And the egg wasn't fucking there.
My brother turns to me with the most unamused glare. But I wasn't giving up hope, not yet! I asked my mother to use the computer, was granted access, and searched for information regarding the game. Soon, I had came across the Pikipedia - a fan-made wiki of pikmin information - and I was in great luck. Their article on the Smoky Progg was featured, letting me immediately see the image of the beast that had mildly terrorized me. I got to read all about it, how it is an optional mini boss, how you can only fight it on or before the fifteenth day, how its body was made of a poison that could instantly kill your pikmin, how it screamed at Onions so that it could uproot pikmin just to kill them, and more! I showed all of this to my brother - proof that the beast existed, the reason why he didn't see it - and he responded with a resounding "oh okay".
I ended up spending the rest of that afternoon on the Pikipedia, reading anything I could get my grubby little hands on. Doing this led me to learn that Pikmin 3 had recently been announced and would come out in August. It was the first game whose development I followed closely, and I logged onto the computer almost every day eager for more information. If there was nothing new, I just searched for anything else. I found many of my favorite YouTubers this way and, for better and worse, was generally introduced to the wider internet.
My love and fascination with the franchise has not waned a bit. I even have a physical collection of merch (see below)! Most of what I do online still revolves around pikmin, and I cannot exaggerate my excitement and hype for when both Pikmin 3 Deluxe and Pikmin 4 were announced. I've been sucked into the fandom, and I don't easily see myself getting back out. Not that I'd want to; I'm perfectly happy where I am.
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I can't choose just one, they're all so cute! Reds are so feice, blues are such a nice colors, yellows have adorabl ears, purples have a very huggable form (and are incredibly overpowered in the second game), whites have a lot of spunk, rocks litterally look like a rock with googly eyes and a stick on their head and it's adorable, wings are so so cute and I want to fly too (and they are also ovrpowered in the third game), and the new ice pikmin look so silly and fun and I adore them. Also! Bulbmin are litteraly puppies, and evn though mushroom pikmin are mean I still think they're cool.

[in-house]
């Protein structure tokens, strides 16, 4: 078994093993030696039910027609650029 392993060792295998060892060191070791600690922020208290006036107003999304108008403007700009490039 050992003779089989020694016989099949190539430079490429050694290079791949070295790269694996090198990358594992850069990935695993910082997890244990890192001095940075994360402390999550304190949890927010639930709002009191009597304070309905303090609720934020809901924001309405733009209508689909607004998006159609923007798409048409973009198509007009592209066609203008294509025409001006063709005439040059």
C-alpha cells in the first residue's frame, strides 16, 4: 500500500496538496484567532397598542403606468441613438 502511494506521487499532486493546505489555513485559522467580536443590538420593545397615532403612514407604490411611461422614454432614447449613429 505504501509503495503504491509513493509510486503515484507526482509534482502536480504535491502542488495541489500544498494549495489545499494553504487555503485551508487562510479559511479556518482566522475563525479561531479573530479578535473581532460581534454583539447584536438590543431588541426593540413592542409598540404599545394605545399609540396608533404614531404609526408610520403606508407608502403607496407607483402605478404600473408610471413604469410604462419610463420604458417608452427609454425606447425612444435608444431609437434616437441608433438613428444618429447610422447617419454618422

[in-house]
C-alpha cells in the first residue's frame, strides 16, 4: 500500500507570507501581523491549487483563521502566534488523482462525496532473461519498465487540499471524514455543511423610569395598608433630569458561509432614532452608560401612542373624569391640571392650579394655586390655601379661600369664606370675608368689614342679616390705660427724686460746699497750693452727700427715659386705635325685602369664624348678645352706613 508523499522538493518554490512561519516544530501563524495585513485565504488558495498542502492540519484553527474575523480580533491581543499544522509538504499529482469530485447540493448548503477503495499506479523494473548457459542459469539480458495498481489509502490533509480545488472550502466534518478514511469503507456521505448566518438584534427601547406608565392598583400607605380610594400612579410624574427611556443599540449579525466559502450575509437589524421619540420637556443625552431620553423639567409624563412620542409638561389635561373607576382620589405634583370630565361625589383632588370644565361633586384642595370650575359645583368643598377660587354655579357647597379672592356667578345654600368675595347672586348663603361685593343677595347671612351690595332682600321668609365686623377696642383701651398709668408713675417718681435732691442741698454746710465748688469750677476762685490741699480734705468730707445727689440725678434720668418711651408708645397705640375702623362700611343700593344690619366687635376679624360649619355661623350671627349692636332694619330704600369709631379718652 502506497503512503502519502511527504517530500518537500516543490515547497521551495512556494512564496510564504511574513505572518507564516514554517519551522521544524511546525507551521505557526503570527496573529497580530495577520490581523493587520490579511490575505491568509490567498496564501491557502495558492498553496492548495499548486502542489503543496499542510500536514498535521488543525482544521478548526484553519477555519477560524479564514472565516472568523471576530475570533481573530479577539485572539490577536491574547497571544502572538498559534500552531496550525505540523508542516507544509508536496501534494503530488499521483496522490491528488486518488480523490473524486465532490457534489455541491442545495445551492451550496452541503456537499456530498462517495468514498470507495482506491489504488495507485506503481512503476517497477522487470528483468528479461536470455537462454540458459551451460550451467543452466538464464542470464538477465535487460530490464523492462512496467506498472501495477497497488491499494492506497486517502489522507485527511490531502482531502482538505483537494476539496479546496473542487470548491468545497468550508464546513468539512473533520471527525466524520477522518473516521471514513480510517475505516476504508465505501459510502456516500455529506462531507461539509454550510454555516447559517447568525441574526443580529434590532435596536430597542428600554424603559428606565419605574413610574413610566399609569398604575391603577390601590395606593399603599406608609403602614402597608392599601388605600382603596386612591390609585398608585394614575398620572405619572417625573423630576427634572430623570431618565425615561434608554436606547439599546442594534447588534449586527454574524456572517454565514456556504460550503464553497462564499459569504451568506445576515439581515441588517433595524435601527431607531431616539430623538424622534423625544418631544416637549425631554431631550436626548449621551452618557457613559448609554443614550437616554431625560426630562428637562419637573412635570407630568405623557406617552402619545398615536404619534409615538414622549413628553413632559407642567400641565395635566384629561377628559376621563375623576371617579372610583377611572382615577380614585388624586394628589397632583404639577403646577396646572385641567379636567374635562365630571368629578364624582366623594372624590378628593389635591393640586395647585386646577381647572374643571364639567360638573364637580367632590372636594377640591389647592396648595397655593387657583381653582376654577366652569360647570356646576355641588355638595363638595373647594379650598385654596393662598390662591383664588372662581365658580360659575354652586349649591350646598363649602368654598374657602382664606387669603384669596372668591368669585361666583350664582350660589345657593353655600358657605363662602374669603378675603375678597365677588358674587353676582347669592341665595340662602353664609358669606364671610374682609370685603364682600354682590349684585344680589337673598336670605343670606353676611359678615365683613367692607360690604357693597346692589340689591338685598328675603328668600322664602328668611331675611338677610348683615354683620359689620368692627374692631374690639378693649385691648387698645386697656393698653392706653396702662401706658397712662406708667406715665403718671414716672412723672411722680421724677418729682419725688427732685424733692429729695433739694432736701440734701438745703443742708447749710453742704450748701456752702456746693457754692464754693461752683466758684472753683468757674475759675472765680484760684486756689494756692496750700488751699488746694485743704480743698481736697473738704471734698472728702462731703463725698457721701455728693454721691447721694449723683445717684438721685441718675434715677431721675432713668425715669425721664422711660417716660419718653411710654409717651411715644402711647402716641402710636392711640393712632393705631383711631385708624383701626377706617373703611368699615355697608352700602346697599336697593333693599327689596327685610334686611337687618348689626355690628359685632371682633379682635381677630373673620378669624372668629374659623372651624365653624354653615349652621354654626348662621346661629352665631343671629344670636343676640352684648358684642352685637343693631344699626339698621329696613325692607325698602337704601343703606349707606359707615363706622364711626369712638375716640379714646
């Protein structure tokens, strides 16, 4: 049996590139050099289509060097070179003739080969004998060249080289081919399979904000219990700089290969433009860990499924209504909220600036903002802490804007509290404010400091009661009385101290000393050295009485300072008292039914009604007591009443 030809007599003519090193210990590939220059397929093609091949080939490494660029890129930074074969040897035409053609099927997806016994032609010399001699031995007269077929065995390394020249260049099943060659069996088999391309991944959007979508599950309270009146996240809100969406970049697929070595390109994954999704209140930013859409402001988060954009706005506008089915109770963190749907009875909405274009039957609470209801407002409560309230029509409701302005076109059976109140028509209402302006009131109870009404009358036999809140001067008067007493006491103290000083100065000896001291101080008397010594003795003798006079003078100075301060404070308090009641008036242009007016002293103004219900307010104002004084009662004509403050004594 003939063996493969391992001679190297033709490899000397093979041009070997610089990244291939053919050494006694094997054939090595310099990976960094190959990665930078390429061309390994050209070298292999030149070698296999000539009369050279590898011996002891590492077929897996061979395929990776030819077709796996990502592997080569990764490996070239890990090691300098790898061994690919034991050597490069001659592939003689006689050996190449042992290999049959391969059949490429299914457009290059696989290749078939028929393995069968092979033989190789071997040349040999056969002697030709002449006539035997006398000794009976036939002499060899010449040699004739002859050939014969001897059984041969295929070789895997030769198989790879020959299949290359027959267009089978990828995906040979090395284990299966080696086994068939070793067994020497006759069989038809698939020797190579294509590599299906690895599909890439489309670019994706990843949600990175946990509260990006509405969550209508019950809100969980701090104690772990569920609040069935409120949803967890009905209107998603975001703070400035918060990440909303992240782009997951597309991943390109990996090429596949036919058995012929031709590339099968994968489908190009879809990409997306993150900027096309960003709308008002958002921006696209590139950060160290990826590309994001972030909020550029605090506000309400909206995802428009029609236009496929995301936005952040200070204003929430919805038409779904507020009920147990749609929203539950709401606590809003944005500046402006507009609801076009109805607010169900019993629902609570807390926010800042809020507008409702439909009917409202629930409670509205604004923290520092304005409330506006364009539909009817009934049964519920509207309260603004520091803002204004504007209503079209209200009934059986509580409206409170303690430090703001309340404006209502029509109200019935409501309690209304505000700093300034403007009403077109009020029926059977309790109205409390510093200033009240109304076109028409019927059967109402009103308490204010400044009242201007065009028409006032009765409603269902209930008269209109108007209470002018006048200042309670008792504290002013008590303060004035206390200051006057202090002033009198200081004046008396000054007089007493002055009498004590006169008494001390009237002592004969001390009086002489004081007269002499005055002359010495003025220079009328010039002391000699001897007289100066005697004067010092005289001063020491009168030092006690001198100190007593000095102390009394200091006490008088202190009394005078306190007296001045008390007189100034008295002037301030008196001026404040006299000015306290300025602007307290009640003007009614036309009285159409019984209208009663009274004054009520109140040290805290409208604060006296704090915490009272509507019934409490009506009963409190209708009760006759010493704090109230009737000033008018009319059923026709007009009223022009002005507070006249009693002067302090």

So, no, I don't have a favorite. They're all so precious.Back to Top
That would be Captain Olimar! He's the most developed character in the game, aruably the most developed character Nintendo has ever made. You get the chance to really get into his head and understand him on a few diffrent levels, learning about his strengths, weaknesses, and life. He's kind, but still short tempered, incredibly smart (but also very dumb occasionally), passsionate about what he does, he has body image issues, caring and loving twoards his family and his family, hoplessly homesick, has a nasty sweet tooth. Hell, we even know minor stuff like how he accidently called his teacher "mom" as a kid. And he's just a guy!!! He's not a badass space bounty hunter, an athletic every-man who saves princesses every other weekend, a baby god, or a chosen-one twink who has a magical sword. He's a depressed middle aged man with a wife, two children, and a mortgage (probably) who's only going on these adventures by a mix of pure chance and the whims of capitalism. Seriously, though, this man's job keeps pulling him away from his family and it's easy to get mad or sad for him while reading his thoughts about this.
He's the easiest to relate to, has the most to him, and reminds me just a bit of my own dad. Not sure what else to say, I just like the funky little alien dad.Back to Top
My favorite game is easily the first. Out of the three current main-line games, it captures what I like about pikmin the best. It's a little on the short side, but that makes it more replayable to really nail down your strategy for getting everything done in a timely manner. It appears to be so bright and cheery, but it's actually not quite so cheery. Not in a "your childhood is RUINED", messed up kind of way, but in a realistic way. Of course the pikmin can die. Of course Olimar can die. Of course seeing pikmin be killed by a bombrock would horrify Olimar. Of course he'd feel intense guilt for getting the pikmin killed, and unease at the thought they may see him as a father figure despite that. Of course he misses his family dearly, and has doubts if he'll even get back home. Of course the creatures of this planet are strange and terrifying - it's an alien planet! Well, to him at least. To us it is clearly Earth, but something is eerily wrong. All of this is contrasted hard with the bright colors of the games visuals, cheery music, and general light hearted tone. I know its the least refined game and its code is held together with bubblegum and prayer, but I still like it the most. It has good vibes.Back to Top